VA CIO Stephen Warren expects to award a contract for the new patient-scheduling system by the end of this fiscal year. / Colin Kelly/Staff
The Veterans Affairs Department has launched its acquisition process for buying a new patient scheduling system, an effort that has been accelerated in wake of the recent scandals involving excessively long wait times for veterans to see medical professionals.
The VA on June 18 held an industry day to brief potential vendors on the upcoming acquisition, the first of several face-to-face meetings designed to convey the VA’s needs and get private-sector feedback and ideas. According to federal documents, the industry day’s two sessions were completely booked ahead of time, as were time slots for one-on-one meetings slated to take place from June 30 to July 2.
“We’re taking a series of immediate actions to ensure our Veterans receive the timely access to quality health care they have earned and deserve,” Sloan Gibson, acting VA secretary, said in a released statement. “We need lasting, long-term reforms, including a complete overhaul to replace the outdated technology for our scheduling system. Bringing an innovative scheduling product into our world-class electronic health record system is a crucial part of providing the scheduling staff in our facilities with the tools necessary to succeed.”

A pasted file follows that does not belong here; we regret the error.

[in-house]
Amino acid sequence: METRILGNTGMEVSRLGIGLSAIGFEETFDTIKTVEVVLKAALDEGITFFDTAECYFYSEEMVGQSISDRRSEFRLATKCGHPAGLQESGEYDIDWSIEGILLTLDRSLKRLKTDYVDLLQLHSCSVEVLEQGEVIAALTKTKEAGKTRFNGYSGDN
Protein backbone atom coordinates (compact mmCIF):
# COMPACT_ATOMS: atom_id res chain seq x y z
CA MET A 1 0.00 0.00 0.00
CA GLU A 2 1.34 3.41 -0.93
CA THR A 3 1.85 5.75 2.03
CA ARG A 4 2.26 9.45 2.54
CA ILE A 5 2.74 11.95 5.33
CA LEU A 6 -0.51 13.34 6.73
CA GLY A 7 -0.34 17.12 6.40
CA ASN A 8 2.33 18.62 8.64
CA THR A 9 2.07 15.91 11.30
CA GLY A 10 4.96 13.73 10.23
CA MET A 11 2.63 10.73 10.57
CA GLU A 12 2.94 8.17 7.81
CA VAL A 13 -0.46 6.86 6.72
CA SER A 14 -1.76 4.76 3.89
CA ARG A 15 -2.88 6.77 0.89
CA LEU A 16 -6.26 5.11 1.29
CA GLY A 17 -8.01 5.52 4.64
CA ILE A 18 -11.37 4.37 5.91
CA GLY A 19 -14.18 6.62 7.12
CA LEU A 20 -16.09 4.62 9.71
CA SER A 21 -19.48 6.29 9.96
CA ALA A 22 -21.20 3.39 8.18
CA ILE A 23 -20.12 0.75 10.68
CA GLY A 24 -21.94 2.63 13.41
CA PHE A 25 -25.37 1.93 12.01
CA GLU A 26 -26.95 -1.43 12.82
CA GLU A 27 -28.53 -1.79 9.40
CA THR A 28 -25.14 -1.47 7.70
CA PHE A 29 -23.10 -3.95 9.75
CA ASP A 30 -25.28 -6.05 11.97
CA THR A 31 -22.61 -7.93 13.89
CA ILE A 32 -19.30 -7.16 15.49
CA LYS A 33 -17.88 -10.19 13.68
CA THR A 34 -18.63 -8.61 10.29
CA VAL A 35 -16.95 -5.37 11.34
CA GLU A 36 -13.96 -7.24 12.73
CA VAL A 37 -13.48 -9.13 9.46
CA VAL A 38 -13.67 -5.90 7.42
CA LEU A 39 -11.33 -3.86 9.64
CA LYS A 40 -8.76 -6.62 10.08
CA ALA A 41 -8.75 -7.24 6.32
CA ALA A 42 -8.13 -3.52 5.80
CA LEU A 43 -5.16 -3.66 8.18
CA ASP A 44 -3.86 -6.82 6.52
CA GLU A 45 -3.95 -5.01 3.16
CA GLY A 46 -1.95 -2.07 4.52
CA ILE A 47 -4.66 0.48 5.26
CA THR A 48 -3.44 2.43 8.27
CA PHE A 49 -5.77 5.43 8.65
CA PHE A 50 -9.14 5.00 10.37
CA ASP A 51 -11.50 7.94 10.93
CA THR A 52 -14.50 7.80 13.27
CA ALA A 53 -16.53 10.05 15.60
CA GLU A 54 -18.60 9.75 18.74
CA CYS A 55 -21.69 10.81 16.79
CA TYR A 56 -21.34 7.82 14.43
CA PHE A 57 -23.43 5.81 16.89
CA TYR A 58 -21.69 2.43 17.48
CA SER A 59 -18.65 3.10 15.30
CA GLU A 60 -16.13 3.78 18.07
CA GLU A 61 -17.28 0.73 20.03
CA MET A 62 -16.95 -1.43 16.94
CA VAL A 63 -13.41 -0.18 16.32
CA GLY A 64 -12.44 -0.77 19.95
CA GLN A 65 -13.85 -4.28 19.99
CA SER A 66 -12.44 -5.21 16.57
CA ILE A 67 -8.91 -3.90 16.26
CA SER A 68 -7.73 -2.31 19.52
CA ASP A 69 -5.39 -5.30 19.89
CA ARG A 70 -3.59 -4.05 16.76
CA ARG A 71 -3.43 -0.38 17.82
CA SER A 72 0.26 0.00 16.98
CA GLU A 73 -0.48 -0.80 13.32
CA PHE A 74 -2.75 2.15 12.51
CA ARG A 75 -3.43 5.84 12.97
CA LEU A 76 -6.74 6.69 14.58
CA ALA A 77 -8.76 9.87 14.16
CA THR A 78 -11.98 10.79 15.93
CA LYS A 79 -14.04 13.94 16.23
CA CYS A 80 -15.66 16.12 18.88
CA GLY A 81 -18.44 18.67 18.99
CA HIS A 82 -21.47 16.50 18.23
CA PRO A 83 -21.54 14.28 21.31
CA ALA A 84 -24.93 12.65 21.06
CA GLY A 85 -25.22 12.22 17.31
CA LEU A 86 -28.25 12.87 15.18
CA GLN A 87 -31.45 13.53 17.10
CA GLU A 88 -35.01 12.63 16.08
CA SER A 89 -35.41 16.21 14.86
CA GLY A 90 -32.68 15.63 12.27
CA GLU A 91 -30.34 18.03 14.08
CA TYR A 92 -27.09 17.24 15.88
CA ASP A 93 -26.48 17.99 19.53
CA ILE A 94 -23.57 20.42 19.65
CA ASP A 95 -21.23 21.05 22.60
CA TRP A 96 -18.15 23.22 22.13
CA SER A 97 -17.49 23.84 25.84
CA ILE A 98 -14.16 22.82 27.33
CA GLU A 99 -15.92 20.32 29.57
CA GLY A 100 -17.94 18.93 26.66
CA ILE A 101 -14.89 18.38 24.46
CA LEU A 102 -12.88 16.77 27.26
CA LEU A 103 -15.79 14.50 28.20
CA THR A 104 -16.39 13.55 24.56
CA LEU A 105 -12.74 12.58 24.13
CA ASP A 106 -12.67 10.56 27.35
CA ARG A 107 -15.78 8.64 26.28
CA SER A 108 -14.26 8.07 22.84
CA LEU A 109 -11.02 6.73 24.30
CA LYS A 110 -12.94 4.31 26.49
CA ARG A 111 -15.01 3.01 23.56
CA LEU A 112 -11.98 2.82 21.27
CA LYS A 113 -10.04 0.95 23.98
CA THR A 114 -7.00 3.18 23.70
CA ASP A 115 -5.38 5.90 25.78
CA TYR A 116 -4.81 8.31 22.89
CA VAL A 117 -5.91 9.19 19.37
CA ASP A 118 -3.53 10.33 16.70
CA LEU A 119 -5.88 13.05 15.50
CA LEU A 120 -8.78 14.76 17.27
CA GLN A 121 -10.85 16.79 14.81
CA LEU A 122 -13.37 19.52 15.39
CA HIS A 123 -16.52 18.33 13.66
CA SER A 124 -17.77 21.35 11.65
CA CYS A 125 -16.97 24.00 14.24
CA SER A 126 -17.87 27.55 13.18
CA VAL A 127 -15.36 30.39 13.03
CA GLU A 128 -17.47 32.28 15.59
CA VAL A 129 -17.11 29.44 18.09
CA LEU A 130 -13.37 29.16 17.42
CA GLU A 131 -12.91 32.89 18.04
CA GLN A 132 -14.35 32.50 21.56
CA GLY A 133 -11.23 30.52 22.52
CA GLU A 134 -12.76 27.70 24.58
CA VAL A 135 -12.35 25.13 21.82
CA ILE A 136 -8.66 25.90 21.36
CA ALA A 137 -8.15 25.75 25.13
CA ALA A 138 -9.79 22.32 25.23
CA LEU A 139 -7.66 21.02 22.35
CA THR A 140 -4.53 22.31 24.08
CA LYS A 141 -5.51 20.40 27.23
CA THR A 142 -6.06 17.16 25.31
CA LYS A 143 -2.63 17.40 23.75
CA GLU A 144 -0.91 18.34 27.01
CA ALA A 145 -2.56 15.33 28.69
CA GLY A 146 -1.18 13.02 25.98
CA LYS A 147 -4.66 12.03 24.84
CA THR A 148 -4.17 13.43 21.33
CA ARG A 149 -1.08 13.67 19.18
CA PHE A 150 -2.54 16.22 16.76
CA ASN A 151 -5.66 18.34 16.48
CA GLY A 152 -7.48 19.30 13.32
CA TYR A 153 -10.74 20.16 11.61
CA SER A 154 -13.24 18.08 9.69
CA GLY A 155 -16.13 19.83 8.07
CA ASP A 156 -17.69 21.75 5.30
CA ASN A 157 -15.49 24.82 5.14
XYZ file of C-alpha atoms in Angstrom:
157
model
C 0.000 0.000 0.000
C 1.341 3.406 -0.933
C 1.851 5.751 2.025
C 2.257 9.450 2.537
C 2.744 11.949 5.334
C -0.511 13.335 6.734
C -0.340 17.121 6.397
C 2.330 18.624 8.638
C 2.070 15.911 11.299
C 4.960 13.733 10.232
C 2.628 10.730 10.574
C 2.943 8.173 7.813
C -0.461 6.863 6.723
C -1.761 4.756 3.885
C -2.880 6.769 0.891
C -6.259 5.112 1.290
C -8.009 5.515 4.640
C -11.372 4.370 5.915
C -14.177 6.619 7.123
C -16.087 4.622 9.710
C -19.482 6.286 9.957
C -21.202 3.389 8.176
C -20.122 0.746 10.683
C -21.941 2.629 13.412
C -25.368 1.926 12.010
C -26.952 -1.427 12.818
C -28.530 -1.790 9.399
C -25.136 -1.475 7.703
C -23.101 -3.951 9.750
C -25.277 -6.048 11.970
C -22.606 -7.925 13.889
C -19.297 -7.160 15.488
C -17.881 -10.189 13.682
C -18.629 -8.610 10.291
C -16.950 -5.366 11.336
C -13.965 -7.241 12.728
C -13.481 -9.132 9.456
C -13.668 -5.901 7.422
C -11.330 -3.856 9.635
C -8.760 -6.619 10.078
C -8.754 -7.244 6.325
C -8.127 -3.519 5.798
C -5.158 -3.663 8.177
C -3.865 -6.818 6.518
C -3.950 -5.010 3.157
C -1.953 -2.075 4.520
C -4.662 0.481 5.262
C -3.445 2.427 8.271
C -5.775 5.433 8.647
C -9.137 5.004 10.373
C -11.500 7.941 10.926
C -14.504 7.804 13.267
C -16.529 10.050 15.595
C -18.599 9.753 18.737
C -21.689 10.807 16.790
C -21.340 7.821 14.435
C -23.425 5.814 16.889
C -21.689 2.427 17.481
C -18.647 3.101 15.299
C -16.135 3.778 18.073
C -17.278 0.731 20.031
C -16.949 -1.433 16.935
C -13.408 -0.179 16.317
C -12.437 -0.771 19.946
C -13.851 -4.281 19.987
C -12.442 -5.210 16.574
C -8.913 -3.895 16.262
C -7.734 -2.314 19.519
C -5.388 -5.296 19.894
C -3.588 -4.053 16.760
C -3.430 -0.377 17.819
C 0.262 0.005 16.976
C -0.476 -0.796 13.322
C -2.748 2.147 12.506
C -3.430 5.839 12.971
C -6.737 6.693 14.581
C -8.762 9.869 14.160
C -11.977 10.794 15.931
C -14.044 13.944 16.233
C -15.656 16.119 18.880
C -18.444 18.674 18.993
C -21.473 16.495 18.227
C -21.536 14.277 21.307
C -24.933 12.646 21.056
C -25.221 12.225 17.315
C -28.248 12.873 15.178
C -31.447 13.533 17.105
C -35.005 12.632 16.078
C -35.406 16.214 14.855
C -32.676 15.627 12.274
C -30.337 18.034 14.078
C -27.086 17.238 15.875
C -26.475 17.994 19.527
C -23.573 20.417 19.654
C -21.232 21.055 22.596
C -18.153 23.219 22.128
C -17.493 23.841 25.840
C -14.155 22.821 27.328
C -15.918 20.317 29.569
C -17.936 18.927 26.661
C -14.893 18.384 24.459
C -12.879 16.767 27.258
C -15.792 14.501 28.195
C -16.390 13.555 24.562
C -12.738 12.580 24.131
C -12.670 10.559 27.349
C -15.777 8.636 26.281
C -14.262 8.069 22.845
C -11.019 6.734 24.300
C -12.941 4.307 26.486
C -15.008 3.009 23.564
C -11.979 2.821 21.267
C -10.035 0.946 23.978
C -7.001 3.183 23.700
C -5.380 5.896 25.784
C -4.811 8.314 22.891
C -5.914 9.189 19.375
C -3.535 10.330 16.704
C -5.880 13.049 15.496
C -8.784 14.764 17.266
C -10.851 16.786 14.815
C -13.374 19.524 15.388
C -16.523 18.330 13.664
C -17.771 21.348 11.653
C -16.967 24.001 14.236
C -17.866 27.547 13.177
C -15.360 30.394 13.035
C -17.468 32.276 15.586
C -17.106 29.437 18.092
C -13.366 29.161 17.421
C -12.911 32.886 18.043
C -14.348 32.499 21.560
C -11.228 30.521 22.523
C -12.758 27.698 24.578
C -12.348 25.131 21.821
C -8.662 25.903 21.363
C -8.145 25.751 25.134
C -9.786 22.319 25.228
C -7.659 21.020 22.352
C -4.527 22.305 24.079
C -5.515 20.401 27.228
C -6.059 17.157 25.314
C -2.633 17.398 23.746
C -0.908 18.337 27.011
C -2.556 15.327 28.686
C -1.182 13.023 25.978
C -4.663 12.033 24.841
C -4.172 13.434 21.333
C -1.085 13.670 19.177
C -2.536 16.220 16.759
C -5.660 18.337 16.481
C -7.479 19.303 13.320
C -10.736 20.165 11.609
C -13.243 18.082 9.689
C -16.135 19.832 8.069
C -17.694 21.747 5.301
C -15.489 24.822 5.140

In a June 10 Senate testimony, VA CIO Stephen Warren told lawmakers he expects to award a contract for the new patient-scheduling system by the end of this fiscal year, with the system in place in fiscal 2015. It is not clear how much the contract potentially could be worth, but officials are anticipating a lengthy transition from the old system to the new version, Steven Schliesman, VA assistant deputy CIO for project management, reportedly told attendees at a recent industry meeting.
At least one factor in that transition will be the current system’s entanglement with the VA’s VistA electronic records program. The decades-old VistA and current scheduling system are mutually dependent, and VistA faces an uncertain future of its own as the VA determines the best approach to upgrading the system. Earlier this year, leaders at the VA and the Defense Department scrapped plans for a joint electronic health records program; DoD is moving forward with acquiring a new EHR program.
A June 9 internal audit report of the existing scheduling system described the program as “antiquated and problematic.” The report did not, however, place blame on VistA for the scheduling problems.